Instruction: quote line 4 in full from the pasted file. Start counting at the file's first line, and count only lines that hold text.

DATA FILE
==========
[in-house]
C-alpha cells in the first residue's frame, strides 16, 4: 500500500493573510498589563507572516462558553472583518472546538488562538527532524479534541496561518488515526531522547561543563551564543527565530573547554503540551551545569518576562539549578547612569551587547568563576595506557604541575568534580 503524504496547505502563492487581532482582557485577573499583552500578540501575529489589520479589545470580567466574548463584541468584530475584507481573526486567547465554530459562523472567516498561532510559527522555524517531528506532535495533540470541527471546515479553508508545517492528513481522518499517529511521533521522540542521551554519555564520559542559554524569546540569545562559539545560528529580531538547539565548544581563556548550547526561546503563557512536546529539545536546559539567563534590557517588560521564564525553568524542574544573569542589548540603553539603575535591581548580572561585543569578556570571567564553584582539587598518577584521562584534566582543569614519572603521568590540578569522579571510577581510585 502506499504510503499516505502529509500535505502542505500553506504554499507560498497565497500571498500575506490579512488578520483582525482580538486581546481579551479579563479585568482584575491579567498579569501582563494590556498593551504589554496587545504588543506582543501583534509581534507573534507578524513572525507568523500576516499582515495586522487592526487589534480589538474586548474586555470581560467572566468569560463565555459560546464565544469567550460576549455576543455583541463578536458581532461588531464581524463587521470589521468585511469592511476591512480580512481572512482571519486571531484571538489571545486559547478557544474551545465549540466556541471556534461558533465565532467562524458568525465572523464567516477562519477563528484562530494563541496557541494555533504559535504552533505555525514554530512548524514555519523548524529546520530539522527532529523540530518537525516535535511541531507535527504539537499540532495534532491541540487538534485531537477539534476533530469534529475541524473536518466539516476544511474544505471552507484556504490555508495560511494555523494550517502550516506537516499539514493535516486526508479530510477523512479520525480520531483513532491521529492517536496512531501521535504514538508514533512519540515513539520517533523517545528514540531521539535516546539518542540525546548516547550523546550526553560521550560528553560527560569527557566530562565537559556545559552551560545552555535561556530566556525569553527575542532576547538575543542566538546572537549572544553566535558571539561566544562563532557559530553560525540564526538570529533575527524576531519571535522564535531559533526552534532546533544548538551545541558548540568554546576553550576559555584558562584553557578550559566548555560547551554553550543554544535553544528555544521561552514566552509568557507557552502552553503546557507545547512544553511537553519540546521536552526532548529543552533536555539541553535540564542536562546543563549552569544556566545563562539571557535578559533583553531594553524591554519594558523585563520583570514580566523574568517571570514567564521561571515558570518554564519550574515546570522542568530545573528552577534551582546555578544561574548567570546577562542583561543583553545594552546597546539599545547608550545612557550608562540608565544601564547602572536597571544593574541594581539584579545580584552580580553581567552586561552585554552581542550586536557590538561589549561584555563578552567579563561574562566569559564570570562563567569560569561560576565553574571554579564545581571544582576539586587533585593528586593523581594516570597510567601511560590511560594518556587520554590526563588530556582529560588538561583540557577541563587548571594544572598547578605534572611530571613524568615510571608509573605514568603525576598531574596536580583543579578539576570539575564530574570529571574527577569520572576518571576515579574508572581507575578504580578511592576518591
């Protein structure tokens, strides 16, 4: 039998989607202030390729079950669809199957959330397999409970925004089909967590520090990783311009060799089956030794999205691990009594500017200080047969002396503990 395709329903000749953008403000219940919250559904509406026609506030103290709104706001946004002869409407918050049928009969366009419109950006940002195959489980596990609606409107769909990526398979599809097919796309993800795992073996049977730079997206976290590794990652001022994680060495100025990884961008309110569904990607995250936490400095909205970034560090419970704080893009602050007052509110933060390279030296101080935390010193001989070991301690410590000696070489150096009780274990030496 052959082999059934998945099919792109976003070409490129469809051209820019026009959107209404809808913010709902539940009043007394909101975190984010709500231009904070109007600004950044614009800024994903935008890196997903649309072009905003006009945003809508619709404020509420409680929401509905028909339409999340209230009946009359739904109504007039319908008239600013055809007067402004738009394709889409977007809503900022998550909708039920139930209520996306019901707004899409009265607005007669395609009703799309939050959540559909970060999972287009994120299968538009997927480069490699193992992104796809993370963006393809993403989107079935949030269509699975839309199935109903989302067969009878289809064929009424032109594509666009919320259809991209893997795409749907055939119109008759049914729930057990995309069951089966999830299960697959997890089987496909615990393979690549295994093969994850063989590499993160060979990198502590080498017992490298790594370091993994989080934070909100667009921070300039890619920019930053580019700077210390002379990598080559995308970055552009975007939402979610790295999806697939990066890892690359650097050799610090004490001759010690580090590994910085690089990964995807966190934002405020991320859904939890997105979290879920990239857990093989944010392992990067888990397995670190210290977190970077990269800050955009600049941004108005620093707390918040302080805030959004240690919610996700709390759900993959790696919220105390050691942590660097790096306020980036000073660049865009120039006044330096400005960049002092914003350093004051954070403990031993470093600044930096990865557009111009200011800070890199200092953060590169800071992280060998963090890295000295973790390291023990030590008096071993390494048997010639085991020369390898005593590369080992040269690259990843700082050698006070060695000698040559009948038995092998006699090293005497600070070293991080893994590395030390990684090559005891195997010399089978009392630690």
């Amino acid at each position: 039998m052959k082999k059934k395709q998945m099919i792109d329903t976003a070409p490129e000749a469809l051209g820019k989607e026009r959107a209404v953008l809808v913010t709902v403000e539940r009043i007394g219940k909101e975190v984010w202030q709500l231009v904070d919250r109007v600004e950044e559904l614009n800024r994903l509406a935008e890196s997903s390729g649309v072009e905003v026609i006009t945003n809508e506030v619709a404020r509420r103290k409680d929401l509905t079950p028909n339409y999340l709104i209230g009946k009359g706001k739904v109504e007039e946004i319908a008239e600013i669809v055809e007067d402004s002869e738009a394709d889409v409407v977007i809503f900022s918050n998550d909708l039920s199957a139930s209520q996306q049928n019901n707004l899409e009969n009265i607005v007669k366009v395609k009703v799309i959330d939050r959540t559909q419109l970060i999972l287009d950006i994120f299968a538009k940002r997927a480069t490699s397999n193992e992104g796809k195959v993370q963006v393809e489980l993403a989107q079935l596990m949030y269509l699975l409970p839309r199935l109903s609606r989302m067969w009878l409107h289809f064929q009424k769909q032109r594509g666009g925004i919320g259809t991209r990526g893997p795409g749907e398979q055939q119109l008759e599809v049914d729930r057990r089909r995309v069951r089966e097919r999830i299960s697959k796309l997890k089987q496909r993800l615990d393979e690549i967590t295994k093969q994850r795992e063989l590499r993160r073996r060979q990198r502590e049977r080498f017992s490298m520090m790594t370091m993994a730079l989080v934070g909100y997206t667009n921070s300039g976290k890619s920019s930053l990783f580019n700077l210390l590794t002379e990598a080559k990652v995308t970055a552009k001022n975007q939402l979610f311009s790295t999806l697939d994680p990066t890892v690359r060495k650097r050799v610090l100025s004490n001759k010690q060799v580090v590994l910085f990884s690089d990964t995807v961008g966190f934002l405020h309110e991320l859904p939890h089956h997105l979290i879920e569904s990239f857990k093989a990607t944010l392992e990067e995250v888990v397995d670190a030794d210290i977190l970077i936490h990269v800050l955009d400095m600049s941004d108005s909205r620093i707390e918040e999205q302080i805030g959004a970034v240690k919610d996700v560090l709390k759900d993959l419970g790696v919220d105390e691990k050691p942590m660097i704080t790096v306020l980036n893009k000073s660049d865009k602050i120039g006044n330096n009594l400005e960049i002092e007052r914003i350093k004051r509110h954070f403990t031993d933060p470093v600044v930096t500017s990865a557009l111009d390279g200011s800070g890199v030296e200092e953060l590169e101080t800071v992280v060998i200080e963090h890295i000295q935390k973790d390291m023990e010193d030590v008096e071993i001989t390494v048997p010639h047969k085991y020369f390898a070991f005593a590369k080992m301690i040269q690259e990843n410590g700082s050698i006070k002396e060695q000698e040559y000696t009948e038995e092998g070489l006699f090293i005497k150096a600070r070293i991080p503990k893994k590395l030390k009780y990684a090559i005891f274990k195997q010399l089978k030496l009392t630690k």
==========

């Amino acid at each position: 039998m052959k082999k059934k395709q998945m099919i792109d329903t976003a070409p490129e000749a469809l051209g820019k989607e026009r959107a209404v953008l809808v913010t709902v403000e539940r009043i007394g219940k909101e975190v984010w202030q709500l231009v904070d919250r109007v600004e950044e559904l614009n800024r994903l509406a935008e890196s997903s390729g649309v072009e905003v026609i006009t945003n809508e506030v619709a404020r509420r103290k409680d929401l509905t079950p028909n339409y999340l709104i209230g009946k009359g706001k739904v109504e007039e946004i319908a008239e600013i669809v055809e007067d402004s002869e738009a394709d889409v409407v977007i809503f900022s918050n998550d909708l039920s199957a139930s209520q996306q049928n019901n707004l899409e009969n009265i607005v007669k366009v395609k009703v799309i959330d939050r959540t559909q419109l970060i999972l287009d950006i994120f299968a538009k940002r997927a480069t490699s397999n193992e992104g796809k195959v993370q963006v393809e489980l993403a989107q079935l596990m949030y269509l699975l409970p839309r199935l109903s609606r989302m067969w009878l409107h289809f064929q009424k769909q032109r594509g666009g925004i919320g259809t991209r990526g893997p795409g749907e398979q055939q119109l008759e599809v049914d729930r057990r089909r995309v069951r089966e097919r999830i299960s697959k796309l997890k089987q496909r993800l615990d393979e690549i967590t295994k093969q994850r795992e063989l590499r993160r073996r060979q990198r502590e049977r080498f017992s490298m520090m790594t370091m993994a730079l989080v934070g909100y997206t667009n921070s300039g976290k890619s920019s930053l990783f580019n700077l210390l590794t002379e990598a080559k990652v995308t970055a552009k001022n975007q939402l979610f311009s790295t999806l697939d994680p990066t890892v690359r060495k650097r050799v610090l100025s004490n001759k010690q060799v580090v590994l910085f990884s690089d990964t995807v961008g966190f934002l405020h309110e991320l859904p939890h089956h997105l979290i879920e569904s990239f857990k093989a990607t944010l392992e990067e995250v888990v397995d670190a030794d210290i977190l970077i936490h990269v800050l955009d400095m600049s941004d108005s909205r620093i707390e918040e999205q302080i805030g959004a970034v240690k919610d996700v560090l709390k759900d993959l419970g790696v919220d105390e691990k050691p942590m660097i704080t790096v306020l980036n893009k000073s660049d865009k602050i120039g006044n330096n009594l400005e960049i002092e007052r914003i350093k004051r509110h954070f403990t031993d933060p470093v600044v930096t500017s990865a557009l111009d390279g200011s800070g890199v030296e200092e953060l590169e101080t800071v992280v060998i200080e963090h890295i000295q935390k973790d390291m023990e010193d030590v008096e071993i001989t390494v048997p010639h047969k085991y020369f390898a070991f005593a590369k080992m301690i040269q690259e990843n410590g700082s050698i006070k002396e060695q000698e040559y000696t009948e038995e092998g070489l006699f090293i005497k150096a600070r070293i991080p503990k893994k590395l030390k009780y990684a090559i005891f274990k195997q010399l089978k030496l009392t630690k």